As an American, the only hot chocolate I ever drank growing up came from mixing a sugary powder with hot milk (or an instant packet, which also contained dry milk powder, with hot water). All I could imagine that might make it better would be the addition of marshmallows!
When I was a college student in France, a friend told me I simply must visit Cafe Angelina, on the Rue de Rivoli, and have the “hot chocolate.” What arrived at my table was wholly unrecognizable: a 6-ounce pitcher filled with this dark, viscous, smooth stuff that, to my embarrassment, I couldn’t even manage to finish, it was so decadently rich.
Rivoli-style drinking chocolate was far from anything I had thus far experienced. Composed solely of melted chocolate, milk, and cream, drinking chocolate made in the French tradition also differs from what you’ll find in southern Europe. In Portugal, Spain, and Italy, thickeners such as corn or potato starch are added until the chocolate almost has the texture of hot pudding. (In Spain, they say your drinking chocolate should be thick enough for you to stand up your churro in it. Because fried dough plus melted chocolate = the breakfast of champions!)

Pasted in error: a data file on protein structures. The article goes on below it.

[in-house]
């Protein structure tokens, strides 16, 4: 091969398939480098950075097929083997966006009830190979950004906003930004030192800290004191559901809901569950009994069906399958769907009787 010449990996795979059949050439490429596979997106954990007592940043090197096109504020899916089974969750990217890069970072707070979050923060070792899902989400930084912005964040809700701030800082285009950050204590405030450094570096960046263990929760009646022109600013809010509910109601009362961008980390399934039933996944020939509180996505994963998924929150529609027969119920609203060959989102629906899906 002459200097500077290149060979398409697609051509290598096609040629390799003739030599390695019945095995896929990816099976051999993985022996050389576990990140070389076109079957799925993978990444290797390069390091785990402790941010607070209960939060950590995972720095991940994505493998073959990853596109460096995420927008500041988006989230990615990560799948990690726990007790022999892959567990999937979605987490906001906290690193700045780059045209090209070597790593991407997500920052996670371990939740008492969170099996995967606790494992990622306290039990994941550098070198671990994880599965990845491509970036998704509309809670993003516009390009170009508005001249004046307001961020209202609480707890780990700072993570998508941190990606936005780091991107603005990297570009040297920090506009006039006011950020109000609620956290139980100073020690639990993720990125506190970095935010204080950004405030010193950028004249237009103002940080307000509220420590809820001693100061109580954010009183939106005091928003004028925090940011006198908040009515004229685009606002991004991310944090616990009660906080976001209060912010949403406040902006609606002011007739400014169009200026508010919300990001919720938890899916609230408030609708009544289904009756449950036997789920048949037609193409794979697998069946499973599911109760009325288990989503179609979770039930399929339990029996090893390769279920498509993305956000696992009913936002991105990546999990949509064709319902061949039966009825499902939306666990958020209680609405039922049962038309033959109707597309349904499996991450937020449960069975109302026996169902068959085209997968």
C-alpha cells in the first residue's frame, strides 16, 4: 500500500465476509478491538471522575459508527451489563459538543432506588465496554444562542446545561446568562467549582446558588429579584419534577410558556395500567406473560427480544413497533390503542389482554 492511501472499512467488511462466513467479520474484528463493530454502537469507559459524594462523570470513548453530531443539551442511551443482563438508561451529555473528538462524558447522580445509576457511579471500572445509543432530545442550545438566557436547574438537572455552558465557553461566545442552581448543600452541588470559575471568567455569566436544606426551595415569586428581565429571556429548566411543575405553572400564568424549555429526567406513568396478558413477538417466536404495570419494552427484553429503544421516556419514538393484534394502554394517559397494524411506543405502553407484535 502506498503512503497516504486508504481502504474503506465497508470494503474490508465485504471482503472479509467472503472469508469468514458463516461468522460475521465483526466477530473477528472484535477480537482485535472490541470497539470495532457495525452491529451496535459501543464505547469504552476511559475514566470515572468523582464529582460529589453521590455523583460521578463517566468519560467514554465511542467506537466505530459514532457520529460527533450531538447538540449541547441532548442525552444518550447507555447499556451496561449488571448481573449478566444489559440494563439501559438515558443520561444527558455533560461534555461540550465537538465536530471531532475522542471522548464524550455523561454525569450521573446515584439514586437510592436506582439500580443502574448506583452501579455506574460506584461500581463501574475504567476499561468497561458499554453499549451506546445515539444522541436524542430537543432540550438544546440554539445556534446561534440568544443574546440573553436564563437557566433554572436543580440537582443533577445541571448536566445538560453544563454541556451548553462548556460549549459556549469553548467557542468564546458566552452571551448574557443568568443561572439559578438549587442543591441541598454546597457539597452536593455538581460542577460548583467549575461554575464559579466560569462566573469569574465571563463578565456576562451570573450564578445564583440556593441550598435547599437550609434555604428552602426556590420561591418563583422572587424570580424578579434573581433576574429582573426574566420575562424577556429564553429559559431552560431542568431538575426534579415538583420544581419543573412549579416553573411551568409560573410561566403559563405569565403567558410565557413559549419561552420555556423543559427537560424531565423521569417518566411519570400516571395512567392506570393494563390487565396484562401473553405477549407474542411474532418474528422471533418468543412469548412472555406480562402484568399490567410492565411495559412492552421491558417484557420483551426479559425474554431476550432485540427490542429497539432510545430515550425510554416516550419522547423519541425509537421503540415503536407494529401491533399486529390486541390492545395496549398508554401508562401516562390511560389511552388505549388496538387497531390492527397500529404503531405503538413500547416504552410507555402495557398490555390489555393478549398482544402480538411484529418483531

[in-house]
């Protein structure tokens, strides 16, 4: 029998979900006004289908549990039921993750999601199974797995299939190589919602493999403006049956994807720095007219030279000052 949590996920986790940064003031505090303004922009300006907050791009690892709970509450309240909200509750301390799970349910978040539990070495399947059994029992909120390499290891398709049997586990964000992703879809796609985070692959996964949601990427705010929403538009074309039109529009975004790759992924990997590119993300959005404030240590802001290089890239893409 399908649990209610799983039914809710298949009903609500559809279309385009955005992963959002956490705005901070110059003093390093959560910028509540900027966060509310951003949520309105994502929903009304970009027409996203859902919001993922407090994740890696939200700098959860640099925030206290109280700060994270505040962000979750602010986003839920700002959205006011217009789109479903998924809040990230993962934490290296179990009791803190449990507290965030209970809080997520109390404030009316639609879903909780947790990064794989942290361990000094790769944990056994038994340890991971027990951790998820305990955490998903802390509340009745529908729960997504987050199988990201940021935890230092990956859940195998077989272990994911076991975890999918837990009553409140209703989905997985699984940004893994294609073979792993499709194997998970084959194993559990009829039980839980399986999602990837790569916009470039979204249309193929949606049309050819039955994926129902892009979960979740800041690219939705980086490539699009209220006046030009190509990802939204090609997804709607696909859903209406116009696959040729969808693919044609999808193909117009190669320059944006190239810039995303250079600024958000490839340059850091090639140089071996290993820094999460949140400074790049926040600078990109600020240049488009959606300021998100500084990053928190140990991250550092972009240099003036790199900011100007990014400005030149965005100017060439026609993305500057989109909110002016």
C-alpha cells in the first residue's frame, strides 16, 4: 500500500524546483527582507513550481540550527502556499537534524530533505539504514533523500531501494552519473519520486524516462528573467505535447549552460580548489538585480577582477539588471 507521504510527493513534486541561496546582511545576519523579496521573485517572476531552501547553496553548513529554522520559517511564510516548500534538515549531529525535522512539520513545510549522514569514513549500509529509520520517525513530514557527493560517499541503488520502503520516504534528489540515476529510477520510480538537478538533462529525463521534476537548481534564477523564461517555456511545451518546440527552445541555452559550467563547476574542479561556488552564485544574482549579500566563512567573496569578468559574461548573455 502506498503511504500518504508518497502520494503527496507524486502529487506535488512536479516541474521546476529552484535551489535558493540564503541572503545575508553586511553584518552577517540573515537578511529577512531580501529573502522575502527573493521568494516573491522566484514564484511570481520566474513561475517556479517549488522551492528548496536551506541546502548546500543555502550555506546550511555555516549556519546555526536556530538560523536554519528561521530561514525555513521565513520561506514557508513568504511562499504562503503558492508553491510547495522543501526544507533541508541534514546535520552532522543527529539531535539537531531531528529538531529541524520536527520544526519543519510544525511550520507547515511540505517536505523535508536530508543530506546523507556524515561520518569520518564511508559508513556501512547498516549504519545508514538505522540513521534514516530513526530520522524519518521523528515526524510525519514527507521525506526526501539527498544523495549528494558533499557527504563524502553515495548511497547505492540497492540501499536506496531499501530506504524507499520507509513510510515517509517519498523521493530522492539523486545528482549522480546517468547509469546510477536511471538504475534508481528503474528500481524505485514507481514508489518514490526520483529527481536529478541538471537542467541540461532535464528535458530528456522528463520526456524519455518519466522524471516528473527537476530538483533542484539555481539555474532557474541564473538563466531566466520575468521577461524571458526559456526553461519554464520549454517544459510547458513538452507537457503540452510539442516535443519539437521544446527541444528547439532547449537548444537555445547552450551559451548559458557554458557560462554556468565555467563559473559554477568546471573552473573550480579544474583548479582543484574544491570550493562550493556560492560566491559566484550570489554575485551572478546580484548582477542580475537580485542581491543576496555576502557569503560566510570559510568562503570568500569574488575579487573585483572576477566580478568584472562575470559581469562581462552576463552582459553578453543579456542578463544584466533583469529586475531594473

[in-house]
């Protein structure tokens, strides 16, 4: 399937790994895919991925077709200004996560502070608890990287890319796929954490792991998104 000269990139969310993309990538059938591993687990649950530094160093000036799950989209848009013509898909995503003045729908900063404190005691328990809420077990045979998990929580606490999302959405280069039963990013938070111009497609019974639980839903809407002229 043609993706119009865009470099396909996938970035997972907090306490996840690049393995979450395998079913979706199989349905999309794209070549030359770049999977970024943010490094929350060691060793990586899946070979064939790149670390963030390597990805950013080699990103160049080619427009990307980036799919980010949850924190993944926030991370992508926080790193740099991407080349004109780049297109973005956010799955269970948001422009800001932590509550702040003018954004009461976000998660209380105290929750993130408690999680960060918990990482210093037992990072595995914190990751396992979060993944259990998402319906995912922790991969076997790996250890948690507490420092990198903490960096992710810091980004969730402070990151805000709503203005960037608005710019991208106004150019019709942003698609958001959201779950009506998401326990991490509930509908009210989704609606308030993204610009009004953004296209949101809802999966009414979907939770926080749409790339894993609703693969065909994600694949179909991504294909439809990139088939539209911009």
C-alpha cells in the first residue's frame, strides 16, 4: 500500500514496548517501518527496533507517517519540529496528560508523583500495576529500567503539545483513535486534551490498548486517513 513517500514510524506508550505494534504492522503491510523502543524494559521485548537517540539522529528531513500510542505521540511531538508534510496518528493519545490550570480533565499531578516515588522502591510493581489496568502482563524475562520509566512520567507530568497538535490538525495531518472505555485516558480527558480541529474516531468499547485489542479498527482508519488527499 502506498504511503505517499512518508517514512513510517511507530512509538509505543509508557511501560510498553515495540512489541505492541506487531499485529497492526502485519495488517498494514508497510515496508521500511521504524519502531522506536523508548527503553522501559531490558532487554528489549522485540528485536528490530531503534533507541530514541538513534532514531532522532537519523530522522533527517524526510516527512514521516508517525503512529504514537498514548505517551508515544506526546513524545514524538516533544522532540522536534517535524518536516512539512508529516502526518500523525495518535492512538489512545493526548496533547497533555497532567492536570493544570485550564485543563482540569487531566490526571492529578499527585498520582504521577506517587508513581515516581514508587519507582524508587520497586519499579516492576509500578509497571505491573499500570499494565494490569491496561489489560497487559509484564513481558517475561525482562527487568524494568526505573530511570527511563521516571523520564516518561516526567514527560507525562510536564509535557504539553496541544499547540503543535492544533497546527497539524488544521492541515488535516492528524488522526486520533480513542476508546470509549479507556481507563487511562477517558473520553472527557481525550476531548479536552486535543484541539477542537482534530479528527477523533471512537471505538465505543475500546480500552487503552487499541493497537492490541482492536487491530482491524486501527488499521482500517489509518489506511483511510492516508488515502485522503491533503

While consuming your chocolate by drinking it might seem like a foreign concept, chocolate as a beverage was actually the first way it was ever consumed. Back before western explorers “discovered” South America, and “discovered” all the people already living there 🙄, the natives were roasting and grinding the beans, adding hot water, spices, and sometimes ground corn, and drinking it—usually in religious ceremonies. While the origins of the words “cacao” and “chocolate” aren’t definitively known, we do know that the Aztec word for chocolate—Xocolatl—translates loosely to bitter water, or bitter drink.
It was the Europeans who first started adding sugar, and later, dairy to the cacao. Solid chocolate bars are a relatively recent phenomenon—a fact that may come as a surprise to most Americans!